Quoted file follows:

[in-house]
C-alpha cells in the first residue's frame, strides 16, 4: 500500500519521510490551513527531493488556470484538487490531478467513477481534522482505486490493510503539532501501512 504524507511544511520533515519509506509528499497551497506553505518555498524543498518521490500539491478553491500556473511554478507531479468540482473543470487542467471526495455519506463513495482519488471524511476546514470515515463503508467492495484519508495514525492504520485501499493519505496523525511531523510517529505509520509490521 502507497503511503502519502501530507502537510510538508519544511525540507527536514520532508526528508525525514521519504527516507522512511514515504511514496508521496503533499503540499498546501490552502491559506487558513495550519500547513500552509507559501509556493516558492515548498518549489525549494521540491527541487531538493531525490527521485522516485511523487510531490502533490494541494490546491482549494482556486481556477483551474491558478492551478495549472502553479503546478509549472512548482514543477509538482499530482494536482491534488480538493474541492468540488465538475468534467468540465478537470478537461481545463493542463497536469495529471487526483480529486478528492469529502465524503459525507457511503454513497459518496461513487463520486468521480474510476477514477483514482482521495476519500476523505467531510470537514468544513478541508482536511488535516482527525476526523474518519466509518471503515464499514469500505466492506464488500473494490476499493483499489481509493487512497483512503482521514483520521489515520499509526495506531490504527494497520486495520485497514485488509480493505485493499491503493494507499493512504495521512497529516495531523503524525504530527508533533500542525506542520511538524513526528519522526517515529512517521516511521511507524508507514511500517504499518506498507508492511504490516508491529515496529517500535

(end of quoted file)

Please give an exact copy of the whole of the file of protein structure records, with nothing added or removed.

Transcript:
[in-house]
C-alpha cells in the first residue's frame, strides 16, 4: 500500500519521510490551513527531493488556470484538487490531478467513477481534522482505486490493510503539532501501512 504524507511544511520533515519509506509528499497551497506553505518555498524543498518521490500539491478553491500556473511554478507531479468540482473543470487542467471526495455519506463513495482519488471524511476546514470515515463503508467492495484519508495514525492504520485501499493519505496523525511531523510517529505509520509490521 502507497503511503502519502501530507502537510510538508519544511525540507527536514520532508526528508525525514521519504527516507522512511514515504511514496508521496503533499503540499498546501490552502491559506487558513495550519500547513500552509507559501509556493516558492515548498518549489525549494521540491527541487531538493531525490527521485522516485511523487510531490502533490494541494490546491482549494482556486481556477483551474491558478492551478495549472502553479503546478509549472512548482514543477509538482499530482494536482491534488480538493474541492468540488465538475468534467468540465478537470478537461481545463493542463497536469495529471487526483480529486478528492469529502465524503459525507457511503454513497459518496461513487463520486468521480474510476477514477483514482482521495476519500476523505467531510470537514468544513478541508482536511488535516482527525476526523474518519466509518471503515464499514469500505466492506464488500473494490476499493483499489481509493487512497483512503482521514483520521489515520499509526495506531490504527494497520486495520485497514485488509480493505485493499491503493494507499493512504495521512497529516495531523503524525504530527508533533500542525506542520511538524513526528519522526517515529512517521516511521511507524508507514511500517504499518506498507508492511504490516508491529515496529517500535